Tokyo (CNN) -- Crews struggling to bring the crippled Fukushima Daiichi nuclear plant under control had some success Sunday as cooling systems at two of the facility's reactors were working, Kyodo News reported.
Earlier, workers had connected electric cables needed to power up cooling systems in the damaged reactors. The plan is to get power up and running for the Numbers 1, 2, 3 and 4 reactors soon.
Officials with plant owner Tokyo Electric and Power Company told CNN that the company still has to conduct safety and stability checks on the circuit before throwing the switch.
Cooling systems at the Numbers 5 and 6 reactors -- the least-troublesome of the group -- have already been restored, Kyodo News said.
The cooling systems are essential to keep temperatures low, curb the further emission of radioactive material and, in a worst-case scenario, prevent a full nuclear meltdown. A meltdown could occurs when nuclear fuel rods get so hot that they melt the steel and concrete structure containing them, spilling out into the air and water with potentially deadly results.
But there is no guarantee that the cooling systems will work.
"We do not know if the water pumps are damaged and if they will still work when power is restored," said Graham Andrew, a special assistant to the director of the International Atomic Energy Agency.
Meanwhile, authorities set up a new system using an unmanned device that sprayed seawater continuously on the No. 3 reactor's overheating spent nuclear fuel pool.
A Tokyo fire department official said the system began operating around 2 p.m. Saturday and can spray water for up to seven hours at a time. Previously, firefighters, soldiers and electric company workers had manually done the same in brief intervals to avoid prolonged radiation exposure.
The water, pumped from a nearby port and then funneled to the system, was directed at the No. 3 reactor's spent fuel pool in order to cool it and prevent the emission of more radioactive material into the atmosphere.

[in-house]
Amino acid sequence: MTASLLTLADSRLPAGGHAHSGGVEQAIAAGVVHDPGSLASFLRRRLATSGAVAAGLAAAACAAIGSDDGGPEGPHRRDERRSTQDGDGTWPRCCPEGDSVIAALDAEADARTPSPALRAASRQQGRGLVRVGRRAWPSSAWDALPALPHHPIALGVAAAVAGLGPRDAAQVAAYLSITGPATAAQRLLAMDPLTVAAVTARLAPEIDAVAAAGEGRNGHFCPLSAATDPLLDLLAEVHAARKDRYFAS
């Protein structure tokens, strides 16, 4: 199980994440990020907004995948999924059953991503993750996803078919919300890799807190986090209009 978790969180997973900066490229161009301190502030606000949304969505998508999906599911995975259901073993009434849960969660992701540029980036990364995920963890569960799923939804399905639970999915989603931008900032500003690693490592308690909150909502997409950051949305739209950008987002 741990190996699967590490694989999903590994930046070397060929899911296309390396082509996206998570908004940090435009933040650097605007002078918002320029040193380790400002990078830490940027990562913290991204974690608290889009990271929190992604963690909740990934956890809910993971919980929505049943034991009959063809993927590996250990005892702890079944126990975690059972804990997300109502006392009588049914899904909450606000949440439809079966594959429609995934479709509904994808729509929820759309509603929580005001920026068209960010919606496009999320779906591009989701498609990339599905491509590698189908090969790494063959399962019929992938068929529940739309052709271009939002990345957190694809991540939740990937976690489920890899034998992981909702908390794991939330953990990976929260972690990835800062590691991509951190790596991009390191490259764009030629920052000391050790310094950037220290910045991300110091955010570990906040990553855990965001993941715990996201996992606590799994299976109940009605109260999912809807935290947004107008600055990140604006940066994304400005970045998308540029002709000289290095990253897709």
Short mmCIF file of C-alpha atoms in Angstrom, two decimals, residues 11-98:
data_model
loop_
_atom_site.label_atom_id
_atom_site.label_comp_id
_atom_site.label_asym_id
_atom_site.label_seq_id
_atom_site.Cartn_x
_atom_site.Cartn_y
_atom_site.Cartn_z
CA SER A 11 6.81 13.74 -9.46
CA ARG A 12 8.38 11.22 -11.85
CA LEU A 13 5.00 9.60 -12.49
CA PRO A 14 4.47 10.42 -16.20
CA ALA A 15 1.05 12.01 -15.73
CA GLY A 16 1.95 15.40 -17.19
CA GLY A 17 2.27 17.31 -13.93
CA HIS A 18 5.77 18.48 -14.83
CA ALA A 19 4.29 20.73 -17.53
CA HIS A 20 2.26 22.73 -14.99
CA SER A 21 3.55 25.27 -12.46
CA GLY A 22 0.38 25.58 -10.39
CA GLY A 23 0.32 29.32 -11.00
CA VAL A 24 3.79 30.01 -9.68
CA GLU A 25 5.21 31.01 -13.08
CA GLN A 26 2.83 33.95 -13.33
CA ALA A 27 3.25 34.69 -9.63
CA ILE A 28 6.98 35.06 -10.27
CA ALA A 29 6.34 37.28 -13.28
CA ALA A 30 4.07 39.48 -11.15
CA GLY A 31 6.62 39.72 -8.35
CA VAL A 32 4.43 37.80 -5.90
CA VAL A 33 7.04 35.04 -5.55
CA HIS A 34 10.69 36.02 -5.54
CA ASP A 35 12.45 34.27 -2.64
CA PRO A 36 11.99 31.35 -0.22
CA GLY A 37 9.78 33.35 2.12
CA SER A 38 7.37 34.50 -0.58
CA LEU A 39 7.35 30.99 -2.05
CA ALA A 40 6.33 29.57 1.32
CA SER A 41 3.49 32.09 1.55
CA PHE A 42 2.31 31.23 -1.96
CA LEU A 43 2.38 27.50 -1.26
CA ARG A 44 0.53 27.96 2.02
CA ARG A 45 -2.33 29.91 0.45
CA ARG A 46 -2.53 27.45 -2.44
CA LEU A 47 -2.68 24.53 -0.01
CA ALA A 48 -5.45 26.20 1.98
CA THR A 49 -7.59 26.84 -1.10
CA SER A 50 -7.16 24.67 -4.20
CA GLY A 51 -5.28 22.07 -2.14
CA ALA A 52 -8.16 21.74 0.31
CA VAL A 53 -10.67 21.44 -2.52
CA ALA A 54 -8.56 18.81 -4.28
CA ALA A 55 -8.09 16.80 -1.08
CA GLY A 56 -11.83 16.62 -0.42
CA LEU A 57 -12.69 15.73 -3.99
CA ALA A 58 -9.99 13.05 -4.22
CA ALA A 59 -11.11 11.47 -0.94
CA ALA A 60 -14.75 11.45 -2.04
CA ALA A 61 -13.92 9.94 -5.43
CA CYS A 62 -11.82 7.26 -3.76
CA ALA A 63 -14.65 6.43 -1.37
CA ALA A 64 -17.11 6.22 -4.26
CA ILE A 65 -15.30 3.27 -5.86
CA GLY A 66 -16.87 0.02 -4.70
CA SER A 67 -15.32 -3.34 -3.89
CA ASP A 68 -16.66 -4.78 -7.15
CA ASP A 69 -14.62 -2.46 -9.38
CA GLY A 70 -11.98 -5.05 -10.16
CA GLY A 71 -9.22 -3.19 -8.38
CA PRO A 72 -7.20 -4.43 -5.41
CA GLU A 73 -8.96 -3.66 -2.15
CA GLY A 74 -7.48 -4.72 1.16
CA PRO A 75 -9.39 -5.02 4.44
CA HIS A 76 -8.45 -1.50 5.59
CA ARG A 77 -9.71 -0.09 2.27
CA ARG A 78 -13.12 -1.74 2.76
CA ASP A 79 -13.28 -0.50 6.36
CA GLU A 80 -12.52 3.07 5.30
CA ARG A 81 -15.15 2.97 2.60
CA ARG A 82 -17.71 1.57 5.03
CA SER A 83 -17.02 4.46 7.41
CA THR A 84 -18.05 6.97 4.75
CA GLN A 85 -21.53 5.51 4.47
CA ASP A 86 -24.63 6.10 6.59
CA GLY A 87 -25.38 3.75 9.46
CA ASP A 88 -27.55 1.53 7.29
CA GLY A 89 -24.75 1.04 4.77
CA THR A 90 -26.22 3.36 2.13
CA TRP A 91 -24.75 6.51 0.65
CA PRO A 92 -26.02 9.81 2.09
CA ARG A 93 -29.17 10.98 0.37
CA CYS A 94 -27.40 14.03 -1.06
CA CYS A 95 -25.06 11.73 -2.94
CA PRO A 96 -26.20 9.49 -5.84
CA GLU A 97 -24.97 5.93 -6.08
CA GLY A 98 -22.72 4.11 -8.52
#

Authorities have also started spraying the No. 4 reactor.
The news comes soon after the Japanese government considered halting the sale of food from farms near the Fukushima plant after abnormally high levels of radiation were found in milk and spinach.
Very small amounts -- far below the level of concern -- of radioactive iodine were also detected in tap water in Tokyo and most prefectures near the Fukushima Daiichi plant damaged by last week's monster earthquake and tsunami.
Chief Cabinet Secretary Yukio Edano said levels of radiation exceeding safety limits stipulated by Japanese law were found in some samples of spinach and milk from the Fukushima and Ibaraki prefectures but authorities said the radioactive iodine-contaminated food posed little risk.
Tainted milk was found 30 kilometers (18 1/2 miles) from the plant and spinach was collected as far as 100 kilometers (65 miles) to the south, almost halfway to Tokyo.
"Though radioactive iodine has a short half-life of about eight days and decays naturally within a matter of weeks, there is a short-term risk to human health if radioactive iodine in food is absorbed into the human body," warned the International Atomic Energy Agency.
A person who consumed the tainted food continuously for a year would take in the same amount of radiation as a single CT scan, Edano said. That's about 7 millisieverts or double what an average person in an industrialized country is exposed to in a year, according to the U.S. Food and Drug Administration.
Beyond Saturday's food safety announcement, there have been few indications of any immediate fallout from the nuclear crisis.
Airborne radiation levels around Japan have shown no signs of spiking drastically, according to measurements posted online Saturday by the nation's education and science ministry.
Most readings showed detectable but relatively small amounts of radiation. Even the two top readings in Mito (in Ibaraki prefecture) and Utsonomiya (in Toshigi prefecture) are well below what's considered dangerous to humans and had fallen in recent days.
Still, no one has said that authorities are in the clear. In fact, authorities acknowledged Friday that the situation is far more serious than they'd originally estimated.
"We sincerely apologize ... for causing such a great concern and nuisance," said a statement from Masataka Shimizu, the president of Tokyo Electric.
And the company's managing director, Akio Komori, broke down in a tears after leaving a news conference in Fukushima at which exposure levels were discussed.
Six members of the emergency crew at the plant have been exposed to more than 100 millisieverts of radiation per hour, the equivalent of getting 10 chest X-rays per hour, Tokyo Electric Power Company said.
The utility said the workers were exposed when trying to restore electricity to the stricken reactors in hopes of using the cooling systems again.
Tokyo Electric had raised the exposure level for emergency workers from its previous standard of 100 millisieverts per hour to 250 millisieverts.
People are naturally exposed to about 3 millisieverts of radiation a year. The International Commission on Radiological Protection recommends no more than 50 millisieverts exposure in a given year for nuclear rescue and recovery workers. It offers no restriction in a crisis when "the benefit to others clearly outweighs the rescuer's risk."
CNN's Yoko Wakatsuki, Stan Grant and Steven Jiang contributed to this report